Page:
The other authors on this study are Dáith? Stone, Michael Wehner, and Harinarayan Krishnan. All authors are scientists in Berkeley Lab's Computational Research Division (CRD).

Zooming in to detect hurricanes

Climate models work by simulating the exchange of air, water, and energy between the grid "boxes." In today's state-of-the-art climate models, these boxes are typically 100 to 200 kilometers wide. That level of detail is good enough to catch the formation and movement of midlatitude storms, the researchers said, because such systems tend to be quite large.

In contrast, tropical cyclones tend to cover a smaller area. While the overall footprint of a hurricane can be broad, the eye of a hurricane can be very compact and well defined, the researchers noted.

"The problem with that 100-kilometer resolution is that it misses key details of the hurricanes and tropical cyclones, which are clearly relevant to the generation of extreme waves," said Stone. "But going to a 25-kilometer resolution data set is computationally challenging. It requires 64 times more computational resources than a 100-kilometer simulation."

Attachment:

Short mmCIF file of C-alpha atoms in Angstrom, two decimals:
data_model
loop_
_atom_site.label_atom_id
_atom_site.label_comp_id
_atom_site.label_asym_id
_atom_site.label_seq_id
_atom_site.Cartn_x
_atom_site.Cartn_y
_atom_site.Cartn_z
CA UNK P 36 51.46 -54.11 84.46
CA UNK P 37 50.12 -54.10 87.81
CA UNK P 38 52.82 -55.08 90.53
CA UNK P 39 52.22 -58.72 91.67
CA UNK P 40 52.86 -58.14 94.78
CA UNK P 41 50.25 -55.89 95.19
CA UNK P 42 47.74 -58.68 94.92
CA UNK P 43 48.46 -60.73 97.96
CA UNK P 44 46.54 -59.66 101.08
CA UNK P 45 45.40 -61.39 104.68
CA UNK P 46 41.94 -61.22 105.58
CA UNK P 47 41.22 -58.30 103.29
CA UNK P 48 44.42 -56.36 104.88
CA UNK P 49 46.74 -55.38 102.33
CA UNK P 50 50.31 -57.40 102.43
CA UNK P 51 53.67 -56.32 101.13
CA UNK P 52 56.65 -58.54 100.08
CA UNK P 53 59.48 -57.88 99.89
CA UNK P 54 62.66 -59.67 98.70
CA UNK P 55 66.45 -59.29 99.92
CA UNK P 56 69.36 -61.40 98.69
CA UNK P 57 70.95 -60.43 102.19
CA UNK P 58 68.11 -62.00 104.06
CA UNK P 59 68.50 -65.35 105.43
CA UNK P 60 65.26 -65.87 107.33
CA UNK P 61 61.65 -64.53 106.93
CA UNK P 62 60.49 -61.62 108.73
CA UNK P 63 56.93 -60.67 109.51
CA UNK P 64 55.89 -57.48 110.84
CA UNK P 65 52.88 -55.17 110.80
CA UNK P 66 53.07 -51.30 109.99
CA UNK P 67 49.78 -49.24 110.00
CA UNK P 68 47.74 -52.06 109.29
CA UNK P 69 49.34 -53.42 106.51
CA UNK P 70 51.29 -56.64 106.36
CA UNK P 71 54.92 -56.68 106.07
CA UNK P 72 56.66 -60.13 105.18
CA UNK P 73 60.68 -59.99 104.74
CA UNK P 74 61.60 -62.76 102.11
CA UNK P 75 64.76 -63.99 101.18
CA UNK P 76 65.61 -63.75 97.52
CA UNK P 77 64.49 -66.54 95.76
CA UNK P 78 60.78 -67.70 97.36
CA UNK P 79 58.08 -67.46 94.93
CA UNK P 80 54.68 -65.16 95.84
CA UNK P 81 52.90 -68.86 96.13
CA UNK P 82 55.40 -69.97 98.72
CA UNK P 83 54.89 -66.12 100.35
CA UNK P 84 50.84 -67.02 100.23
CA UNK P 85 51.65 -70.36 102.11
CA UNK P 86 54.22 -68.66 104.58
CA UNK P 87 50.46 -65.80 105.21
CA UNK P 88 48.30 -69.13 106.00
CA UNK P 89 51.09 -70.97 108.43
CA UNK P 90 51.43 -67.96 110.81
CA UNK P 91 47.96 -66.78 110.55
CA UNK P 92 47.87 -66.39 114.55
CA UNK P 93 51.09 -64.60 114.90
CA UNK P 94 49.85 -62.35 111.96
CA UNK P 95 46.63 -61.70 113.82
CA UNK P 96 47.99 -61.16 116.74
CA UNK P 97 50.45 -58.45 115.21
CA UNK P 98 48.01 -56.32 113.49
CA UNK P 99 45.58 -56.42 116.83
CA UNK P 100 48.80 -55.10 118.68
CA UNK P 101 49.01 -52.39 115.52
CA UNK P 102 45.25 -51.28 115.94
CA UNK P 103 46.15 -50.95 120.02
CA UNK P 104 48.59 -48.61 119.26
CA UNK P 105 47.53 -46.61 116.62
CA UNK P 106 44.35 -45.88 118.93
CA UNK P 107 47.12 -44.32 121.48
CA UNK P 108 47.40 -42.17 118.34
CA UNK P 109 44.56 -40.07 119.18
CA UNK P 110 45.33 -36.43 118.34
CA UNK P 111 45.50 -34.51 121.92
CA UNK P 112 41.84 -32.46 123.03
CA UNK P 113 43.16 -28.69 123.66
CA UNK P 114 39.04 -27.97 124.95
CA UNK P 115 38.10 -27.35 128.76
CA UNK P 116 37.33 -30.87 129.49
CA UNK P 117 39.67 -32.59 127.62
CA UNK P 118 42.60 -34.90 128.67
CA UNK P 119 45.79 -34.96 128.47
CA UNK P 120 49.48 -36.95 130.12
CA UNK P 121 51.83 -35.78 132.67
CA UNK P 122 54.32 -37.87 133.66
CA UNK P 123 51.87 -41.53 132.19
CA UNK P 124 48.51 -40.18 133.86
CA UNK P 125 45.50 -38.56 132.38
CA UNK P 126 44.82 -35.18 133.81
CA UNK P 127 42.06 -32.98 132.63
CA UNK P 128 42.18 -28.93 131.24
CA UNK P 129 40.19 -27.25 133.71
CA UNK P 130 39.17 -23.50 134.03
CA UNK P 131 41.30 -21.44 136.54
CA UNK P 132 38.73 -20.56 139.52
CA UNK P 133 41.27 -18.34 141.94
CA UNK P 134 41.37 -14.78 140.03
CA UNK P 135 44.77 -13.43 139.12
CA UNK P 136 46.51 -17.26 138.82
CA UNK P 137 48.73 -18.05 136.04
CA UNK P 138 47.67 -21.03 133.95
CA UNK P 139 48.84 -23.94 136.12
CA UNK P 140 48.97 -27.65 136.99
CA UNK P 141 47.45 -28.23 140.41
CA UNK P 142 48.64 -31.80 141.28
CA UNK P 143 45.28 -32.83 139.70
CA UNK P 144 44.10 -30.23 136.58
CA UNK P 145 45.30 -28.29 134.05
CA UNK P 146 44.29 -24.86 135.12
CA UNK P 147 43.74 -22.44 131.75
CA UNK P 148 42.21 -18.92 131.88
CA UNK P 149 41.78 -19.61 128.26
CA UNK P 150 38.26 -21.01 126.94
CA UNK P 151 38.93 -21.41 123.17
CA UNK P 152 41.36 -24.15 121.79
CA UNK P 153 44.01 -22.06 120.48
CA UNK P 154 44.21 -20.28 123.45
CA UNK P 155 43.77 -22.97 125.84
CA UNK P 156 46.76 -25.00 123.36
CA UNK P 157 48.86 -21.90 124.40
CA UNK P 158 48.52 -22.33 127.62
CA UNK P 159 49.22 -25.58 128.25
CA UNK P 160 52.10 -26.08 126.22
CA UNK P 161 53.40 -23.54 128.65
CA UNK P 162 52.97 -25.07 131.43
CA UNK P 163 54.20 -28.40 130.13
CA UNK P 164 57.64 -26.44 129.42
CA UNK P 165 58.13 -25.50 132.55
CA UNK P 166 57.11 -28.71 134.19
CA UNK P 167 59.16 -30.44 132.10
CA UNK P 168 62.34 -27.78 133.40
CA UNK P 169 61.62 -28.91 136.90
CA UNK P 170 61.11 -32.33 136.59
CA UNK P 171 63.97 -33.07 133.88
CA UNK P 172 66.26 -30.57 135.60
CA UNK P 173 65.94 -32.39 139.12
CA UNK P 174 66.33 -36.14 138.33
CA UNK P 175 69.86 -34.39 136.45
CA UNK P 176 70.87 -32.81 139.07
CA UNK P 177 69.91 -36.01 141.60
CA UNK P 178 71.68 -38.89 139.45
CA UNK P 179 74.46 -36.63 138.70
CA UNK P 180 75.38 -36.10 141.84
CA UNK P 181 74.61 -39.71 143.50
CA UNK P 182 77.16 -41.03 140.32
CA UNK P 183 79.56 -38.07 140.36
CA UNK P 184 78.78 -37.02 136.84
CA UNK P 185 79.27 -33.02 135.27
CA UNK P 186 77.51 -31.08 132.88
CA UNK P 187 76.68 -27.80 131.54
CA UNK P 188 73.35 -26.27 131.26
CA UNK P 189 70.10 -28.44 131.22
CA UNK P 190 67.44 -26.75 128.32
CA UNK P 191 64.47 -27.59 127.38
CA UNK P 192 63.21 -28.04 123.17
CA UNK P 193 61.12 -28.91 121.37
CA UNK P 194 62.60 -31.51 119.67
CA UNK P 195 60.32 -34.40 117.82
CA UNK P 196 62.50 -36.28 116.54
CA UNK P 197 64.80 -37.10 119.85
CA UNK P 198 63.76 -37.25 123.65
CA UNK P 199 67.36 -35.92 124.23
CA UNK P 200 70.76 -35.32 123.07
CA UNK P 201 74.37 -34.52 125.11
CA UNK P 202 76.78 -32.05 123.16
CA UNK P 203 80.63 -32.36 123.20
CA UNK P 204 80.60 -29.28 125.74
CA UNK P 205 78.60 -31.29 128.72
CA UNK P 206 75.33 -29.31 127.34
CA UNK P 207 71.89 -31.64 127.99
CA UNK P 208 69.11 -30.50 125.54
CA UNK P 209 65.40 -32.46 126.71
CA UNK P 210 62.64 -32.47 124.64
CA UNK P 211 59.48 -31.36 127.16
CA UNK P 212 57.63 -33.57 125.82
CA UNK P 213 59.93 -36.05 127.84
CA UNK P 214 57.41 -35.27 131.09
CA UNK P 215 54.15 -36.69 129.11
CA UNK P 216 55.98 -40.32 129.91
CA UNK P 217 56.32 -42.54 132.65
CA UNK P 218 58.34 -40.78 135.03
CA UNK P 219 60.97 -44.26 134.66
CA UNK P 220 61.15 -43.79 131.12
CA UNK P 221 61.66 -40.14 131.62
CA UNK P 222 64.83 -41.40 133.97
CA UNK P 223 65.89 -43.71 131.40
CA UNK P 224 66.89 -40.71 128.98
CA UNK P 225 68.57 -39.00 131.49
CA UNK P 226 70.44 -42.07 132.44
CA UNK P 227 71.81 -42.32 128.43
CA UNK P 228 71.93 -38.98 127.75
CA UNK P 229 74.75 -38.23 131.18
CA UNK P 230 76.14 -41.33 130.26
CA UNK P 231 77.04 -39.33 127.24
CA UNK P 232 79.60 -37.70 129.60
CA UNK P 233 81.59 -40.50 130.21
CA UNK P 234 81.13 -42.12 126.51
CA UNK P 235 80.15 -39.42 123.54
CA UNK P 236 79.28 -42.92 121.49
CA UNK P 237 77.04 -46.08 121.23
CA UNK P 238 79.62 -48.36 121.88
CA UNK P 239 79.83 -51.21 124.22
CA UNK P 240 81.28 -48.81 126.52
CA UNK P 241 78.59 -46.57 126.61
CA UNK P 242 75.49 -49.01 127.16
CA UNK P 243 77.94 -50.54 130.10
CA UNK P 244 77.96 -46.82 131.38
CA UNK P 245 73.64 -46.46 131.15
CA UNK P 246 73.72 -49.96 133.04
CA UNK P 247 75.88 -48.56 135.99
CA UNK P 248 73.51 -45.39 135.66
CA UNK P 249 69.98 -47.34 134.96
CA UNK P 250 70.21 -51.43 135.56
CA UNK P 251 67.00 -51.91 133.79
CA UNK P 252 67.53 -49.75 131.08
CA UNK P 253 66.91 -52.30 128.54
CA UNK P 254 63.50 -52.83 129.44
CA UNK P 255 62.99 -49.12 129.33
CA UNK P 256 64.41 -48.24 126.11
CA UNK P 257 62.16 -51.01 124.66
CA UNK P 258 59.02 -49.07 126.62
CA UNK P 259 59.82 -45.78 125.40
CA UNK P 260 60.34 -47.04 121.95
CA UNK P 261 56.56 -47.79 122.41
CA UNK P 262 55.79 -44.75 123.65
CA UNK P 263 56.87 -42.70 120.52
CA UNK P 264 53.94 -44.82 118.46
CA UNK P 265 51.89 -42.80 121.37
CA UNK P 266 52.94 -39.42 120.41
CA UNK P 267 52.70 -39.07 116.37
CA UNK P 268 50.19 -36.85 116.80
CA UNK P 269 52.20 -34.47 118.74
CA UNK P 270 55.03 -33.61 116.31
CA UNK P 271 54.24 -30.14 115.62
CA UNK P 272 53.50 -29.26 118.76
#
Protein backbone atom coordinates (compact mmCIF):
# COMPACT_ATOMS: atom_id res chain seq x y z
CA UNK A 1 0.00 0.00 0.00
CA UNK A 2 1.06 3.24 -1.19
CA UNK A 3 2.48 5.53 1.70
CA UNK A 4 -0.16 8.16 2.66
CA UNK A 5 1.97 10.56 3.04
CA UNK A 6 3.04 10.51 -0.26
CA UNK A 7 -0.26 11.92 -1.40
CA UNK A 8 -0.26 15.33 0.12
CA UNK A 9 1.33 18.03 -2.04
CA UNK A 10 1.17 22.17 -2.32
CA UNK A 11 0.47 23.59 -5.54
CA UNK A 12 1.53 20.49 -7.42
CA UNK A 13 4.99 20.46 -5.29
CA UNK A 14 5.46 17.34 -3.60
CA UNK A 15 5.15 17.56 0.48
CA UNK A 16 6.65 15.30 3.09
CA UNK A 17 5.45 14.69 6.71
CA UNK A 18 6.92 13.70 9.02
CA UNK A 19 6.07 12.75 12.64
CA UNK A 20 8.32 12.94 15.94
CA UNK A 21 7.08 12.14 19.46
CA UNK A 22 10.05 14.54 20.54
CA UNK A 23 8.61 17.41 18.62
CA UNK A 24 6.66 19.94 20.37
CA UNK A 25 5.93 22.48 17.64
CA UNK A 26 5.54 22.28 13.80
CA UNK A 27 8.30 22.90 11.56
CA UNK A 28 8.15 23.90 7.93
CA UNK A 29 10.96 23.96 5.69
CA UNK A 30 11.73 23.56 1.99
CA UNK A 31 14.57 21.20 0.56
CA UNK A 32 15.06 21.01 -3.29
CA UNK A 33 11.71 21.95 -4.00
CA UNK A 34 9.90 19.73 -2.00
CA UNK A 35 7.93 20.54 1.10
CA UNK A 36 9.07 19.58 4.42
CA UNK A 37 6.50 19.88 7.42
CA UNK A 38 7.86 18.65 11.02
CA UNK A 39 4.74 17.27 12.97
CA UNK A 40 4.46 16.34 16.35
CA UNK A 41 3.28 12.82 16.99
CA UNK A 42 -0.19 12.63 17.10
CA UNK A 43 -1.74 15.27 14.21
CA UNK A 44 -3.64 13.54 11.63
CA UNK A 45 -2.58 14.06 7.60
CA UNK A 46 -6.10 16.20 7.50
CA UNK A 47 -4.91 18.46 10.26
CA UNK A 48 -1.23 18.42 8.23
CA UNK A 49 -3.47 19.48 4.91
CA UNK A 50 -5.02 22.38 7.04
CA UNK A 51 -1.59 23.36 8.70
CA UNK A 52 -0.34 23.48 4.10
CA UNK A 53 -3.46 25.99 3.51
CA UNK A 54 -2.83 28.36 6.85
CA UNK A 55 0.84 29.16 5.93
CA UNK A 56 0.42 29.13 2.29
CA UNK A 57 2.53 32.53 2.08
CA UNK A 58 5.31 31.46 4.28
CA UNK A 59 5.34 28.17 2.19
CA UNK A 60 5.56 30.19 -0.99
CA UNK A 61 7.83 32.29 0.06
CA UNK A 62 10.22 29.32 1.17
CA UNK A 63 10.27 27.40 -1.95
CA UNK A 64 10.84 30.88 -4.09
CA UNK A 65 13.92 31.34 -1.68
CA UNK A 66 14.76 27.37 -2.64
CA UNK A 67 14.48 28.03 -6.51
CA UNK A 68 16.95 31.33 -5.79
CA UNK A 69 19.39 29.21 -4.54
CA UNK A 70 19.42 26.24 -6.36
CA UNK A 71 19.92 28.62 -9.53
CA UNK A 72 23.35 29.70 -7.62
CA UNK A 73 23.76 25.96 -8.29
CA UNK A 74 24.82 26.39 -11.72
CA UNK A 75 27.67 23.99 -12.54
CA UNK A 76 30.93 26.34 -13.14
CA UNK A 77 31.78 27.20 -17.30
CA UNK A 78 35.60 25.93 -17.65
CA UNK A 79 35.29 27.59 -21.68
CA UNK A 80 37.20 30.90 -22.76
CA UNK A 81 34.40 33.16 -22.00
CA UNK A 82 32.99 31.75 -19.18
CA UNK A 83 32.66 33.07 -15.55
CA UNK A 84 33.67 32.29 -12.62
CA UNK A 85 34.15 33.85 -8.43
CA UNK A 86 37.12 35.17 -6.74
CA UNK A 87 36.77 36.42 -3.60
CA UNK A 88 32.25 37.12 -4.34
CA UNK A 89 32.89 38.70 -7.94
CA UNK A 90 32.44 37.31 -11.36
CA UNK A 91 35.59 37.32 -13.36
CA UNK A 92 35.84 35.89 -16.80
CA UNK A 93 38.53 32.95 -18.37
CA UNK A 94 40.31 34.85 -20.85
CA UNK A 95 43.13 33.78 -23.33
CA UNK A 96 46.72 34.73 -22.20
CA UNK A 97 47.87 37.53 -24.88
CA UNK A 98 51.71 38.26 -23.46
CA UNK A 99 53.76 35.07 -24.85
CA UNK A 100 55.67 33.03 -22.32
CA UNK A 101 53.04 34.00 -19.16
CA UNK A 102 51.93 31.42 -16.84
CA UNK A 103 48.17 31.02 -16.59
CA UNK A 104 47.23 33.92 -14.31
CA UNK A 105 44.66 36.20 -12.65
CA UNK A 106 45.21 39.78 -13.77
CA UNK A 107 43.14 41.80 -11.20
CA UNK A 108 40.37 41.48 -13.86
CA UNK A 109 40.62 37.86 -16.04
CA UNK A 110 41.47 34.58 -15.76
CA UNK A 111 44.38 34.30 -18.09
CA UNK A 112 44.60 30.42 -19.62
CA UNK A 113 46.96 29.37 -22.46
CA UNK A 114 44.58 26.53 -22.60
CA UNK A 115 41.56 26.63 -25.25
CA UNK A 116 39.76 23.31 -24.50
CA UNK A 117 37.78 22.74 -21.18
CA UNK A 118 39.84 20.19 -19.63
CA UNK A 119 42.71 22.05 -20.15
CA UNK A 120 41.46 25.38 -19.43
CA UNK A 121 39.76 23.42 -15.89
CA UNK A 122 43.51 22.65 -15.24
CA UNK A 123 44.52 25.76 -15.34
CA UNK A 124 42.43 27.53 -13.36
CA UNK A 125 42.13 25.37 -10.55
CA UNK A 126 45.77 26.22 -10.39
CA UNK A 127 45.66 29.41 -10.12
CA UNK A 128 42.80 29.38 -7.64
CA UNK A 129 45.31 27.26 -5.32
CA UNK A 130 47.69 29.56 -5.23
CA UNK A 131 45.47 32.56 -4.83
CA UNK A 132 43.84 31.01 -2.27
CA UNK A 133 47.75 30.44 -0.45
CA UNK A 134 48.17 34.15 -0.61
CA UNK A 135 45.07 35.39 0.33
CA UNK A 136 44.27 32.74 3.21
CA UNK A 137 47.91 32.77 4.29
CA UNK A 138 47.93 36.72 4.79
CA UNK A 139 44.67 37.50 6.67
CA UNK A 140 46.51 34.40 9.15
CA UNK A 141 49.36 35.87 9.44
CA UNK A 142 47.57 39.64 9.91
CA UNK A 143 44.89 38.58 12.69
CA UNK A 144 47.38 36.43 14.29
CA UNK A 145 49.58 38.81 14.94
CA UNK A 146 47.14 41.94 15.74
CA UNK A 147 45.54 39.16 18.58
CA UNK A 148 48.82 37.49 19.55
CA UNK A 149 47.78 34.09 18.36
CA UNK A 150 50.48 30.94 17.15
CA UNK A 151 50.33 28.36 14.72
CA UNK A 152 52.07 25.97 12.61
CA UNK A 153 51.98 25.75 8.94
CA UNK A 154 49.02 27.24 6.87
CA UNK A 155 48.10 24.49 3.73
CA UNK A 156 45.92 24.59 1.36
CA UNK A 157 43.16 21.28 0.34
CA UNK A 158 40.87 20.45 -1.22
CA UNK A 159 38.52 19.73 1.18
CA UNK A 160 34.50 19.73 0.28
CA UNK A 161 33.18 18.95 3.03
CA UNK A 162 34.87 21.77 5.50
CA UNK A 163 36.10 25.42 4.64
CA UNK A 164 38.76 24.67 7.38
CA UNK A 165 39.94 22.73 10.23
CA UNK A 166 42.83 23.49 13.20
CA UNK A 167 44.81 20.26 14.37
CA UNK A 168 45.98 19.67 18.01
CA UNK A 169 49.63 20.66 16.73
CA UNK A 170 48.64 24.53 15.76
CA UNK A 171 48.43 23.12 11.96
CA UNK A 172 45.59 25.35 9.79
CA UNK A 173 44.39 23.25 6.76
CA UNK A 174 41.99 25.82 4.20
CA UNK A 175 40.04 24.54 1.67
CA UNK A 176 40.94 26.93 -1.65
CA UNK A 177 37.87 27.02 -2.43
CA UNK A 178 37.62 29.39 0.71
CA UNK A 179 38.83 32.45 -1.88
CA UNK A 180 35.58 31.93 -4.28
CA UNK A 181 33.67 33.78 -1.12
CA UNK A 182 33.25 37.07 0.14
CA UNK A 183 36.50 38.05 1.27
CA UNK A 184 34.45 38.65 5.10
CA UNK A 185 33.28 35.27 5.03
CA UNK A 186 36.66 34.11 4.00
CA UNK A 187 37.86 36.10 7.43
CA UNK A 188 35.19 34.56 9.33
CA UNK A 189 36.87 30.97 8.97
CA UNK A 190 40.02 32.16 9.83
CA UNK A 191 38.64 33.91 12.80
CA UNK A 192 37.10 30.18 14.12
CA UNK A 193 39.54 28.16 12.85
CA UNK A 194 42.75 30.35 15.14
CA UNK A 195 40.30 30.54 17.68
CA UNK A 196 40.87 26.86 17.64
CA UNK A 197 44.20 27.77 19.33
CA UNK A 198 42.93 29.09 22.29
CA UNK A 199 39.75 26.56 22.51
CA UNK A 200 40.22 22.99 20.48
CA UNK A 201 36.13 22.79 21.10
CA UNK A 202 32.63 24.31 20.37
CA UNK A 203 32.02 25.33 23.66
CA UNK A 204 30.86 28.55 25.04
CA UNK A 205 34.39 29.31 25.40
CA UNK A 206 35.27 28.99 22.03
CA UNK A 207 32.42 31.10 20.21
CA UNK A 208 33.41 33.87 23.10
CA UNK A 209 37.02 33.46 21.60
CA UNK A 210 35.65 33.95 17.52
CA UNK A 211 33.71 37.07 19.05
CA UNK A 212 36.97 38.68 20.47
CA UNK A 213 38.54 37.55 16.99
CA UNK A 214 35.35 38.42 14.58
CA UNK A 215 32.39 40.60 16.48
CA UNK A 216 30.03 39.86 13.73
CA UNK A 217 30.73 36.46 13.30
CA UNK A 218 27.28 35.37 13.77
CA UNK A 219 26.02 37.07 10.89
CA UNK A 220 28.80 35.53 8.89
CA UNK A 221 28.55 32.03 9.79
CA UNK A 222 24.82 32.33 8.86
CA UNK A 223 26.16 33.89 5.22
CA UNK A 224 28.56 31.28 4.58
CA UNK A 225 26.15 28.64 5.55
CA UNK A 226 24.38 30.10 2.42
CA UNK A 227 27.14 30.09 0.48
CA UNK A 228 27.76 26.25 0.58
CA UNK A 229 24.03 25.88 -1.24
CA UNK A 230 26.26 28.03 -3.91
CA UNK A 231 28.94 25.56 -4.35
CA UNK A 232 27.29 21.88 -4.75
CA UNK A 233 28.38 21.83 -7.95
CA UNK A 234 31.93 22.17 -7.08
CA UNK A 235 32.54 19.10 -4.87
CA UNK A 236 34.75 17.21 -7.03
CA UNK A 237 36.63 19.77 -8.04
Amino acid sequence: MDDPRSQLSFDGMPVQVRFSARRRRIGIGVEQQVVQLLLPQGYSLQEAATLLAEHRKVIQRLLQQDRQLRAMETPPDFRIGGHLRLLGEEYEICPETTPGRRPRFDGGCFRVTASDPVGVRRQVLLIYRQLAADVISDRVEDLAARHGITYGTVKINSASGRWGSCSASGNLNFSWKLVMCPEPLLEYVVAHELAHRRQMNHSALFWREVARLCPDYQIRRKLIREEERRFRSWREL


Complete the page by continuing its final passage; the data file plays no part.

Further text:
The study relied upon the data-crunching power of the National Energy Research Scientific Computing Center (NERSC), a scientific computing user facility funded by the DOE Office of Science and based at Berkeley Lab.

The researchers ran the Community Atmosphere Model version 5 (CAM5) climate model with data collected in three-hour increments at a low resolution of 100 kilometers and at a high resolution of 25?kilometers. They found that the high-resolution simulations included tropical cyclones where the low-resolution ones did not.

Crunching data to catch big waves

To see if the cyclones had an effect on waves, they then ran global wave models at both resolutions. They saw extreme waves in the high-resolution model that did not appear in the low-resolution ones.